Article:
Bear sightings have tripled in Southern Arizona, particularly in Rio Rico, officials said.
Arizona Game and Fish officials reported about 12 bear sightings in October, where in a normal year they would hear about one sighting each week, said spokesman Mark Hart.
“We’ve been scratching our heads about the bears coming to lower elevations,” Hart said.
The working theory is unusually dry, hot conditions forced bears to descend from their usual habitat above 5,000 feet in search of water, Hart said.
Game and Fish hasn’t heard about any bear sightings in Tucson, he said. Most sightings are near Rio Rico, Sierra Vista or in the Santa Rita Mountains east of Tucson.
The Santa Cruz County Sheriff’s Office has received more than 30 calls about a black bear roaming neighborhoods since the start of October, said Sheriff Antonio Estrada. Another person called Friday to say the bear was rummaging through garbage cans.
The bear weighs about 225 pounds and likely is about 4 years old, Hart said.
The bear was first seen near Rio Rico around Halloween, Hart said. It was captured Nov. 2, tagged, and relocated to an area more than 20 miles from Rio Rico.
However, wildlife officials could not relocate the bear as far away as they would have liked, Hart said. Agency policy says a bear can’t be relocated to an area where a bear hunt is under way, which includes much of Arizona this time of year.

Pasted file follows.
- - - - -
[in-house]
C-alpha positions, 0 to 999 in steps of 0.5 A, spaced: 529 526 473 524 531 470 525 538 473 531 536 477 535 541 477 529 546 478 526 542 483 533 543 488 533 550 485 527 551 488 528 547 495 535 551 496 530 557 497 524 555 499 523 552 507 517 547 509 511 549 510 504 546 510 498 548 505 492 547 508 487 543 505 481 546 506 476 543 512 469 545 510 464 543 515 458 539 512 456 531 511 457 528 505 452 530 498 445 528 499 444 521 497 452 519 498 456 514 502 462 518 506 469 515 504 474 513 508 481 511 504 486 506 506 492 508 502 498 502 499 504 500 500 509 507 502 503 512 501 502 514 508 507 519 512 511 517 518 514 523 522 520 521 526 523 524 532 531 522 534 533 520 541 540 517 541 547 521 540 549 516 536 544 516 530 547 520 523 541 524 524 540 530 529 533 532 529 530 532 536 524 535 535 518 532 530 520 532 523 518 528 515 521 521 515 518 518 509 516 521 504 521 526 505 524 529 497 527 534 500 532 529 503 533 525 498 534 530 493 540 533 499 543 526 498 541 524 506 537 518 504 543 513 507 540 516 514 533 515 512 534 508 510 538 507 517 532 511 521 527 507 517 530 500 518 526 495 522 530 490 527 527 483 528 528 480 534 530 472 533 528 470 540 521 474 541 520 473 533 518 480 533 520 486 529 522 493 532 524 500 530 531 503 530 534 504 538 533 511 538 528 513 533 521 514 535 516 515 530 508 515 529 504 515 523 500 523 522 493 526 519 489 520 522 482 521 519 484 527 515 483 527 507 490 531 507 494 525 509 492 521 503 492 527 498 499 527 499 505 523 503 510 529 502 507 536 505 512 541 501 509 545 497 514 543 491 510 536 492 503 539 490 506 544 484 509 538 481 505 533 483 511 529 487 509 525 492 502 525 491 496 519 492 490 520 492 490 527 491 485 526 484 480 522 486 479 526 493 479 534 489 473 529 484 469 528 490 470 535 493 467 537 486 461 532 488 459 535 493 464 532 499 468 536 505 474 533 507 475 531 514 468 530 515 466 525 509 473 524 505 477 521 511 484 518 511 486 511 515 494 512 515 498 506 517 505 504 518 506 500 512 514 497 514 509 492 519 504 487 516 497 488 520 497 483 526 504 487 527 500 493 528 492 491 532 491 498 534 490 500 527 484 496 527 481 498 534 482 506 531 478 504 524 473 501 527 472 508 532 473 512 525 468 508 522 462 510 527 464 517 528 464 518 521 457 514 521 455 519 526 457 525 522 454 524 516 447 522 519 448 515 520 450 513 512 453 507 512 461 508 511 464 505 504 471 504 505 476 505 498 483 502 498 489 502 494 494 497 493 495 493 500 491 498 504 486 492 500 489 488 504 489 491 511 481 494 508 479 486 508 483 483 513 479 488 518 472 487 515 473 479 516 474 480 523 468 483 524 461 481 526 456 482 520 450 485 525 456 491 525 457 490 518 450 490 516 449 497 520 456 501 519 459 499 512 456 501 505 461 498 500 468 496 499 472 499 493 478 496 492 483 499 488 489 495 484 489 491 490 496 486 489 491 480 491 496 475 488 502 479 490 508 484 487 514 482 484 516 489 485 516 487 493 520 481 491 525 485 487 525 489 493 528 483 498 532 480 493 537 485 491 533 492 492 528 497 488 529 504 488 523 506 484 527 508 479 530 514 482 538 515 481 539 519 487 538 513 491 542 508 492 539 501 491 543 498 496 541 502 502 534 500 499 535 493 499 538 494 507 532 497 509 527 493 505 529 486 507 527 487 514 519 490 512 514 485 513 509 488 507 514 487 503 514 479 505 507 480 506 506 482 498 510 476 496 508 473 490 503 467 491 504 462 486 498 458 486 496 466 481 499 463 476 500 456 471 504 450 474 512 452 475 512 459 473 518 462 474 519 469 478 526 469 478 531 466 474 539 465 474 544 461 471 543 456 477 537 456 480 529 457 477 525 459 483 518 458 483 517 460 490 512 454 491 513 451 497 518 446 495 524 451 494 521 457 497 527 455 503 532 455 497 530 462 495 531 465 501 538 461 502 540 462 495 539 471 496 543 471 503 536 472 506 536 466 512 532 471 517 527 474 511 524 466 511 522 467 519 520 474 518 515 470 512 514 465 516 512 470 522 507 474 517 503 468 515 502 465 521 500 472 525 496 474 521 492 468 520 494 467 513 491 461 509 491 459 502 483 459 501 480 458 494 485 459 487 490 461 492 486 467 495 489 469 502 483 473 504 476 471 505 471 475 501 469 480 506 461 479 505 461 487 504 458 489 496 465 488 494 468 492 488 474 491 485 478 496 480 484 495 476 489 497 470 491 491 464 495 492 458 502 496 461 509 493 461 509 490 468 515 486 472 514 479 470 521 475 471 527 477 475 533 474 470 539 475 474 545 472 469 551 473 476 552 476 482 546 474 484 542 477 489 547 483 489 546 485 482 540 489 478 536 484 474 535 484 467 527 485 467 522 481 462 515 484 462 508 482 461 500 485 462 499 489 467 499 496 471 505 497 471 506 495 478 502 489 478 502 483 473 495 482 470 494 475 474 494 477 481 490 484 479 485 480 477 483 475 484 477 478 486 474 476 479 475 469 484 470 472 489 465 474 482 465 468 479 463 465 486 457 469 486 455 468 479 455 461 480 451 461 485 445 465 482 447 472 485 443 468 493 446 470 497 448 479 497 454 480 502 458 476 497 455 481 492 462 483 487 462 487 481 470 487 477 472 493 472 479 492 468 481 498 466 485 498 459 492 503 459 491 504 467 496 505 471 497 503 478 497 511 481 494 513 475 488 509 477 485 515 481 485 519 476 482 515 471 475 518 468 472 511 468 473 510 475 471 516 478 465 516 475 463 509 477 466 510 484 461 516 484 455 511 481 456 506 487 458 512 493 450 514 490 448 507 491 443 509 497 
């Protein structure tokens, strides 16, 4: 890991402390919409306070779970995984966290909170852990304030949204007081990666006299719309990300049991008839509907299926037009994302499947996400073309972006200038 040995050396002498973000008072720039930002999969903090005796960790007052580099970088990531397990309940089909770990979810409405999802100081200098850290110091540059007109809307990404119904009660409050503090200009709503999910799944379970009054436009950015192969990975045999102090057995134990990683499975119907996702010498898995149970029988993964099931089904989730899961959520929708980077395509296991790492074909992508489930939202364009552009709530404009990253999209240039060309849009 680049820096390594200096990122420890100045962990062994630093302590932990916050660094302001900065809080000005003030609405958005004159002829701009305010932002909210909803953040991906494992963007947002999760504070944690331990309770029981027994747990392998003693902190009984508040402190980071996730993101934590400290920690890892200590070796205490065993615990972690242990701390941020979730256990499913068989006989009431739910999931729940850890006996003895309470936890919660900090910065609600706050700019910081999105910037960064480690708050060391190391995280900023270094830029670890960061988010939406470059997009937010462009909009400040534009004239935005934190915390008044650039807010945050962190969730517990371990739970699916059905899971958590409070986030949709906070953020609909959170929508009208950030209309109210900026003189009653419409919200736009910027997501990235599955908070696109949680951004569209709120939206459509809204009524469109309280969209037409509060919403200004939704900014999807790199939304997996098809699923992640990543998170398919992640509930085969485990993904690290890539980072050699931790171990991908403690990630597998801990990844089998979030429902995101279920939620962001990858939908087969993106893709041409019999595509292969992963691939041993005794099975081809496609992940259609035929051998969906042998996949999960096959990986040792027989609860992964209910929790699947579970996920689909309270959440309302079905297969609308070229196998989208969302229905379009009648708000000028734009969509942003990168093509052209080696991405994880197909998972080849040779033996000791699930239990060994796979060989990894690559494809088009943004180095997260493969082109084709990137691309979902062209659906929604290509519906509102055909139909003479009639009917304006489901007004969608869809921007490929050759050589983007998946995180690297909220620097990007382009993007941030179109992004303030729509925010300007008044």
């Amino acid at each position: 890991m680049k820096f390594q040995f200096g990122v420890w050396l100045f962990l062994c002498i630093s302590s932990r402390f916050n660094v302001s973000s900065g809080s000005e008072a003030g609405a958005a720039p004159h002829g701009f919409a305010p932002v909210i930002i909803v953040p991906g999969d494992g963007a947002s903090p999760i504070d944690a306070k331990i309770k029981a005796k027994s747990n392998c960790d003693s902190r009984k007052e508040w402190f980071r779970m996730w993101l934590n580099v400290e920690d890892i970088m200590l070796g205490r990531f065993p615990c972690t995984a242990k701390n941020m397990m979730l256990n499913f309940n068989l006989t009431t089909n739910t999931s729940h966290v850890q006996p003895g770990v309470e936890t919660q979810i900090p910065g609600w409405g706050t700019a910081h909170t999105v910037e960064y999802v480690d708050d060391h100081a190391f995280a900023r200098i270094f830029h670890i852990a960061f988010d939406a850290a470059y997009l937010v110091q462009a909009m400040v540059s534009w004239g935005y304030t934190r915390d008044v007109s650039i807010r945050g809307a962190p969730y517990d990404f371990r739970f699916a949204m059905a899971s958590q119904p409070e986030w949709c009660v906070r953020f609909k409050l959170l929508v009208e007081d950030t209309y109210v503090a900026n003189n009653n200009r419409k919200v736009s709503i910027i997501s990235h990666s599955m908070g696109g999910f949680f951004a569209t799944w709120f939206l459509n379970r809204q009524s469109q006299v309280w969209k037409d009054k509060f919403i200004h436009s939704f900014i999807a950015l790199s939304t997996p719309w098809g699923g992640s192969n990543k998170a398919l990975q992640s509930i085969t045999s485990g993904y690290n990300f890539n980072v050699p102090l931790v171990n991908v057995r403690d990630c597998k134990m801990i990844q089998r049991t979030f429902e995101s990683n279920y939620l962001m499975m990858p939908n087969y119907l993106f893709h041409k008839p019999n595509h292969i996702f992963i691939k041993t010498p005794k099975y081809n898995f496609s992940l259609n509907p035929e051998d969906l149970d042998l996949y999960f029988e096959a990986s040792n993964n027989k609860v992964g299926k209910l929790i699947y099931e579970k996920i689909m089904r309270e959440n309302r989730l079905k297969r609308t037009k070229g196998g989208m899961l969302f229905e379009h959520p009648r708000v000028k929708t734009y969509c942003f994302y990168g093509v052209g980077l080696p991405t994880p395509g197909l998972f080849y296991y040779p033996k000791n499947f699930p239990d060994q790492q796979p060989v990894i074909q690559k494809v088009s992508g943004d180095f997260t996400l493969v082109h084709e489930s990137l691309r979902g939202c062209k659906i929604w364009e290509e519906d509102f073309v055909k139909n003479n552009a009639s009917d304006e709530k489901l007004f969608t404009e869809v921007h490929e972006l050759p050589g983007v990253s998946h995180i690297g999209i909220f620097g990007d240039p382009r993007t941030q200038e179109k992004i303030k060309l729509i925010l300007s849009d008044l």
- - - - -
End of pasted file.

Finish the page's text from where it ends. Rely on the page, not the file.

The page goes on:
The worry is if a hunter kills and eats a relocated bear, which has been drugged during the relocation, the meat could sicken the person, Hart said.
The bear came back to the Rio Rico area on Nov. 8, but disappeared for about 10 days. Hart said the bear likely stayed near Pena Blanca Lake during that time. The bear was seen again on Thanksgiving weekend and on Nov. 29 it tore up the bottom portion of a chain-link fence to get into some garbage.
Most of the sightings were west of Interstate 19 and north of Ruby Road, Hart said.
The Nogales International posted a video on Nov. 20 of the bear roaming through a Rio Rico back yard, running behind bushes next to a house and walking down the sidewalk of a residential street.
Estrada said a resident saw the bear near a shopping center just west of I-19 near Rio Rico Road.
Now that the bear has returned after being relocated, agency policy requires it be put down, Hart said.
The problem is the bear has learned to avoid traps, he said. Officials can’t shoot and kill the bear while it is in a residential area. Tranquilizer darts are only accurate up to about 100 feet and officials worry about a semi-drugged bear running through a neighborhood or a child coming across a dart that fell out of the bear.
Hart advised Rio Rico residents to secure their garbage and not take it out until the day of pickup. Residents also should take down birdfeeders and remove fruit on low branches and on the ground.
The bear has not shown any menacing behavior yet, but Hart cautioned that bears are unpredictable and likely would charge a person if it felt threatened.
Officials hope the bear moves out of populated areas of its own accord in the next few weeks. As temperatures drop, bears start their hibernation, usually from around Christmas to March, Hart said.
Another bear may have been spotted near Rio Rico, Hart said, but officials are more concerned with the bear that was tagged.